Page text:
In my final blog of 2009, I wrote about the dramatic uptick in security fee-related cases at colleges and universities across the United States, including the University of Colorado at Boulder, University of Massachusetts Amherst, and University of California, Berkeley. Outside of my daily duties at FIRE, I can’t claim to be the most adept trend watcher, though even I couldn’t help noticing everyone and his mother reading Steig Larsson on the bus to work this year. So what did FIRE see a lot of in 2010? Well, at places like Clemson University, the University of Georgia (UGA), and Hinds Community College (HCC) in Mississippi, we saw the typical overreaction to “politically incorrect” speech extended into the realm of profanity and vulgarity, which (gasp!) are occasional features of the 21st century college campus.
At Clemson, student Wil Kirwan’s trouble started in May 2010 after he declined an invitation from Clemson administrator Laura McMaster for his group Central Spirit to participate in a fall student organizations fair. Doubting the usefulness of Central Spirit participating in the fair, Kirwan told McMaster, “I would trust the advice of six [former Central Spirit presidents] that have been in my shoes and given me the same advice over yours any day of the week and twice on Sunday.” Kirwan also jokingly stated that McMaster had been “smoking crack” in her efforts to persuade the group to participate. Marty Kern, an administrator who was copied on the exchange, told Kirwan that his “language and tone [are] unacceptable in any setting,” and demanded a meeting. Kirwan declined this meeting, but—strangely—Kern decided to have the meeting without him anyway.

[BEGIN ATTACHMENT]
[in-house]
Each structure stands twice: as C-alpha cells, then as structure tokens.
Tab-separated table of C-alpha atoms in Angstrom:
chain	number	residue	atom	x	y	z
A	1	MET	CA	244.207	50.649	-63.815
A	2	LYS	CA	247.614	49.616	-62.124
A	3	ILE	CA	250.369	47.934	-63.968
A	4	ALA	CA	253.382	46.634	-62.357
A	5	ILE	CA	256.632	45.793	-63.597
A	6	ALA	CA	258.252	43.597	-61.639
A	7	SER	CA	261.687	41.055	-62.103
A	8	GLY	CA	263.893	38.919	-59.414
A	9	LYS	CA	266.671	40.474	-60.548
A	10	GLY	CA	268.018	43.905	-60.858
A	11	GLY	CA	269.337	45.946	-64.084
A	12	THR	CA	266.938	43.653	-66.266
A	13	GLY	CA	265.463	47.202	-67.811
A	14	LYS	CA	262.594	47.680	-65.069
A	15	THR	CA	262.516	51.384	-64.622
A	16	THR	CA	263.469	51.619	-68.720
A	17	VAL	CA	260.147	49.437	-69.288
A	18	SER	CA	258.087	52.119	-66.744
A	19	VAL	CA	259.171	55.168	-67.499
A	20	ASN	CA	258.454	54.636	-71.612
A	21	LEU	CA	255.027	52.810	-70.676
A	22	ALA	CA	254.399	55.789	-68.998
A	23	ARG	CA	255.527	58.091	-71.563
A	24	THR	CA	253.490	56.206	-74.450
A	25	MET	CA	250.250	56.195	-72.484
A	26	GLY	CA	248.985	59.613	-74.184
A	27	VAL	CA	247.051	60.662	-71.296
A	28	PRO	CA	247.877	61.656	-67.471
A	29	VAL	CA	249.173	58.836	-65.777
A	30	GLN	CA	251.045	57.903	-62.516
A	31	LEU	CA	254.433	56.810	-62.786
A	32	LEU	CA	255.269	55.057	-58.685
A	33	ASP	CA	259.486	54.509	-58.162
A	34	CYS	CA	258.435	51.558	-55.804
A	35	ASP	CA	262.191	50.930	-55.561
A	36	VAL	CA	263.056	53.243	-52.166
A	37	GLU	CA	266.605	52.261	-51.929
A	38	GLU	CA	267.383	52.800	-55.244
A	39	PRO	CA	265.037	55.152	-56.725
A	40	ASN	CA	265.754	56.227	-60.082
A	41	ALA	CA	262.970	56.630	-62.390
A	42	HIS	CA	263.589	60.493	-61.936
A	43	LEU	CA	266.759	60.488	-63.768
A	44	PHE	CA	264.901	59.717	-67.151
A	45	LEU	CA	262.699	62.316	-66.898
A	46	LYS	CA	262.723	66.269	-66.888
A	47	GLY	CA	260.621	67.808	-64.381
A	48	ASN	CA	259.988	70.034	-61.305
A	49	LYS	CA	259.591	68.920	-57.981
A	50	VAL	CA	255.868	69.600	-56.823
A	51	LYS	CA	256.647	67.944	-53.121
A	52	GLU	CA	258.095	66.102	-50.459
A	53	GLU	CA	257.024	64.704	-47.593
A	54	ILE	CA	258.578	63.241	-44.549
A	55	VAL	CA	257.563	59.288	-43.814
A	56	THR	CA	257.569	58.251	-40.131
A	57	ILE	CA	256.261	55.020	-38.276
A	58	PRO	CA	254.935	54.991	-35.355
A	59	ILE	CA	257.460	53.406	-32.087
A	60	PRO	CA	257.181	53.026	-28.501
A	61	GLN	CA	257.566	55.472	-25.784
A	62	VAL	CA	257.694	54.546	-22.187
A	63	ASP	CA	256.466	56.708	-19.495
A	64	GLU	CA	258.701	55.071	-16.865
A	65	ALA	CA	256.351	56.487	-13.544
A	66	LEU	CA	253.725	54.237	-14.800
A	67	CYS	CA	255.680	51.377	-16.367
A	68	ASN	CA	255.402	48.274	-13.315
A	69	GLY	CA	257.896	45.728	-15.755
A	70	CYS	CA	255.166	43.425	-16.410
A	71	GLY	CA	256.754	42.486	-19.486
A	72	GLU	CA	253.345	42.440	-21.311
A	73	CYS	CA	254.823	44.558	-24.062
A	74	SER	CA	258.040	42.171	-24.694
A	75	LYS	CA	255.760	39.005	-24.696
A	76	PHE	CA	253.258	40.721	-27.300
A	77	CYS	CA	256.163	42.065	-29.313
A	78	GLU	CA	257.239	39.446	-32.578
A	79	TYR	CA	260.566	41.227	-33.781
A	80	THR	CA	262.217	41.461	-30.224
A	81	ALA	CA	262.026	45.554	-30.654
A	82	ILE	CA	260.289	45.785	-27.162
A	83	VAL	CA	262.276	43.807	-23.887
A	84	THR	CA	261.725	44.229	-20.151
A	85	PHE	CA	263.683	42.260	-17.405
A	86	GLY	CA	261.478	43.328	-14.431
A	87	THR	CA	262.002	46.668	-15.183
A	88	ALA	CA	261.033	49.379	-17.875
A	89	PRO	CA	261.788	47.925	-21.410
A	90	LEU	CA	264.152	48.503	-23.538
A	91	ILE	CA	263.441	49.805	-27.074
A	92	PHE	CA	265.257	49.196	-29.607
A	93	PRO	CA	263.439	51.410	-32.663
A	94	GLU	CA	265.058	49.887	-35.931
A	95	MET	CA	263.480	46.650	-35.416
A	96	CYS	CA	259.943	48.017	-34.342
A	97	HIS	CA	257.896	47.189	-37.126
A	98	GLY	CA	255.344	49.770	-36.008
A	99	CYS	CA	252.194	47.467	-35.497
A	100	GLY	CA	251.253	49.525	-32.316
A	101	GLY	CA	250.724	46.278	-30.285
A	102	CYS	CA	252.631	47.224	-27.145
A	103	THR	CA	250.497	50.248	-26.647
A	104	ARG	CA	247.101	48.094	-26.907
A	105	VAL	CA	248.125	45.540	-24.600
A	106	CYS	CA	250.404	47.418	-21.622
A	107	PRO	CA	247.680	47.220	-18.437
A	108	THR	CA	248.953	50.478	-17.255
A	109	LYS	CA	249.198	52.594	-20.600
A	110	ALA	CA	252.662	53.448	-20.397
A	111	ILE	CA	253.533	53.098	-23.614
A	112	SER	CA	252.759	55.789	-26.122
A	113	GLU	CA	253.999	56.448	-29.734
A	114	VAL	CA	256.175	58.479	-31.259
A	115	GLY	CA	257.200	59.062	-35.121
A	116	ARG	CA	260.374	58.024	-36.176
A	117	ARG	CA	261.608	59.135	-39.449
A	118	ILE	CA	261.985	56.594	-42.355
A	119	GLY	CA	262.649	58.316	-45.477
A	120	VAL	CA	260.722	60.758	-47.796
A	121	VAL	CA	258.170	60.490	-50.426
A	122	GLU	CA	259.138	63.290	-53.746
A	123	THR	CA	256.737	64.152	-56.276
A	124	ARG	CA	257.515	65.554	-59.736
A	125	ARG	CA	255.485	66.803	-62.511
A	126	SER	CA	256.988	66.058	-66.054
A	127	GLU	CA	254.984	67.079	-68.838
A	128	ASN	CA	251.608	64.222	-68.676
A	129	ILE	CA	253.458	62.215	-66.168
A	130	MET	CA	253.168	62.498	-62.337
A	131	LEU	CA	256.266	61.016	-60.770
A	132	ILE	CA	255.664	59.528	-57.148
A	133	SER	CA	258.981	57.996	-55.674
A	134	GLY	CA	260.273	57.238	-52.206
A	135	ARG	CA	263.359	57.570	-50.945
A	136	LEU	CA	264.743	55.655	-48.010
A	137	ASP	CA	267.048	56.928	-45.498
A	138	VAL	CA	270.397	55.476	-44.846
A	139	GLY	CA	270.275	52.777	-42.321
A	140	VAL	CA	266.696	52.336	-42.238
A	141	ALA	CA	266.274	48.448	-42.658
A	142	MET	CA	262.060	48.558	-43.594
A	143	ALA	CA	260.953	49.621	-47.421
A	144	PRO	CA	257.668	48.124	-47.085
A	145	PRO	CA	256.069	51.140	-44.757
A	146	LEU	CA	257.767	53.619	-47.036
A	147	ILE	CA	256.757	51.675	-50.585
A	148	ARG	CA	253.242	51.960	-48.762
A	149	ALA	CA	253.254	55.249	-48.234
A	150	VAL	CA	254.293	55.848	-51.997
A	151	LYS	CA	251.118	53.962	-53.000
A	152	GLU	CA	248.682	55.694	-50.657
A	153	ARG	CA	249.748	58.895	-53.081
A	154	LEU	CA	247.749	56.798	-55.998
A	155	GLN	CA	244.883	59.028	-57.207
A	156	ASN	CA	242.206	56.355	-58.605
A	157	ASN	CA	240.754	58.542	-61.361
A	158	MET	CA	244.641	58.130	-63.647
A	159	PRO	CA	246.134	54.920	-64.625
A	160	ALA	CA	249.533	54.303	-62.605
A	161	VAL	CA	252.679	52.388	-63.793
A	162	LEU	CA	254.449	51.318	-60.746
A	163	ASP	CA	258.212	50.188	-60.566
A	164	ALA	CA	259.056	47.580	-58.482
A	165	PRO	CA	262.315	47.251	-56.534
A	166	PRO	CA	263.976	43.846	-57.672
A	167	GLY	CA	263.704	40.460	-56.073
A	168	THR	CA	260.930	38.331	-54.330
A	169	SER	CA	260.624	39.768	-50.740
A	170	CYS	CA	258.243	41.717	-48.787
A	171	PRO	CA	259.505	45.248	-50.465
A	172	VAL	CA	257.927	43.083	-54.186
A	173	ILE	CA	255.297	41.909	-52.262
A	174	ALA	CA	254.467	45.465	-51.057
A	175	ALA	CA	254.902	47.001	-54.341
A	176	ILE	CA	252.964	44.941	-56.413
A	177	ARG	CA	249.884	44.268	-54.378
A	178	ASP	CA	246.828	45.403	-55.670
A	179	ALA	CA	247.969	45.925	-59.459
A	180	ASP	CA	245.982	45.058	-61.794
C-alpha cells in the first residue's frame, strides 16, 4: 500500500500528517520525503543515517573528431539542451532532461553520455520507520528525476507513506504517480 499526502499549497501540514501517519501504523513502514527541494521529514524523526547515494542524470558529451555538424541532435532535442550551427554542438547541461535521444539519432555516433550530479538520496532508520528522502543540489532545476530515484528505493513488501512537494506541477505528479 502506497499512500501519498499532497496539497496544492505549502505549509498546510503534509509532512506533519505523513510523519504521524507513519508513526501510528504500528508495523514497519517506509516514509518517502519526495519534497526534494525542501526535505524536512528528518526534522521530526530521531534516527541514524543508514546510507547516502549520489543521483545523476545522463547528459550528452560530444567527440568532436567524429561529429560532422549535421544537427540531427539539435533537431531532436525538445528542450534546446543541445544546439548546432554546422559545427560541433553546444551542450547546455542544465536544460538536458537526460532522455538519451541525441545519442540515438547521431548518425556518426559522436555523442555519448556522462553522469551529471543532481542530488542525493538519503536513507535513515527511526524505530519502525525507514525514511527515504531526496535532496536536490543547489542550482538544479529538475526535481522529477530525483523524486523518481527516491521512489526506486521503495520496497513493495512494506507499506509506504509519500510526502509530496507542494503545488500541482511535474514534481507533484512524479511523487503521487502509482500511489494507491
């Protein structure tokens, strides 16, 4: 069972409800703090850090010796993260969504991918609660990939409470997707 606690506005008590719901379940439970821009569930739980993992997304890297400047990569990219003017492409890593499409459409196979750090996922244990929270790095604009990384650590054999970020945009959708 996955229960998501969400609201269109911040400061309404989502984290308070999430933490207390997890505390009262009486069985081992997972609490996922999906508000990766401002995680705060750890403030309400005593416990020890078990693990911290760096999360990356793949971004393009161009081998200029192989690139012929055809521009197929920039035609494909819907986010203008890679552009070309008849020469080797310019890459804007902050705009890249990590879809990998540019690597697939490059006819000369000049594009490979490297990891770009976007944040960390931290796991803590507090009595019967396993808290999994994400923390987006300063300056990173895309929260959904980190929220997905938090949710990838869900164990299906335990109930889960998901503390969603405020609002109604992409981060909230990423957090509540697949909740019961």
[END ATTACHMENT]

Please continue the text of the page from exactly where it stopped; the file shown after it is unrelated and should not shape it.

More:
Days after this exchange, Kirwan received a disciplinary letter stating that he was being charged with “Disorderly Conduct,” “Harassment,” “Failure to Comply with Official Request,” and “Computer Misuse.” Kirwan was also told in the letter that he had sent an e-mail “that had the effect of creating a hostile work environment,” though he was not told specifically which e-mail, or for whom it allegedly had created the hostile work environment.
A remarkably similar sequence of events took place at UGA just a few months later.
At UGA, graduate student Jacob Lovell sent an e-mail to UGA Parking Services on August 17, complaining about the availability of scooter parking on campus. “What the hell? Did you guys just throw darts at a map to decide where to put scooter corrals? Can I expect you guys to get off your asses … some point before I f—ing graduate and/or the sun runs out of hydrogen?” his e-mail stated, poking fun at the division. Four hours later, Lovell was notified in an e-mail from Parking Services that “Your e-mail was sent to student judiciary.” On September 3, Lovell received a letter from Associate Dean of Students Kimberly Ellis informing him of several possible violations of UGA’s Code of Conduct. The list of charges was strikingly similar to what Kirwan received at Clemson, including “Disruption or obstruction of teaching, research, administration or other University Activities” and “Engaging in conduct that causes or provokes a disturbance.” “Specifically,” the letter stated, “it is alleged that Mr. Lovell engaged in disorderly conduct and disrupted parking services when he sent an email to them that was threatening.”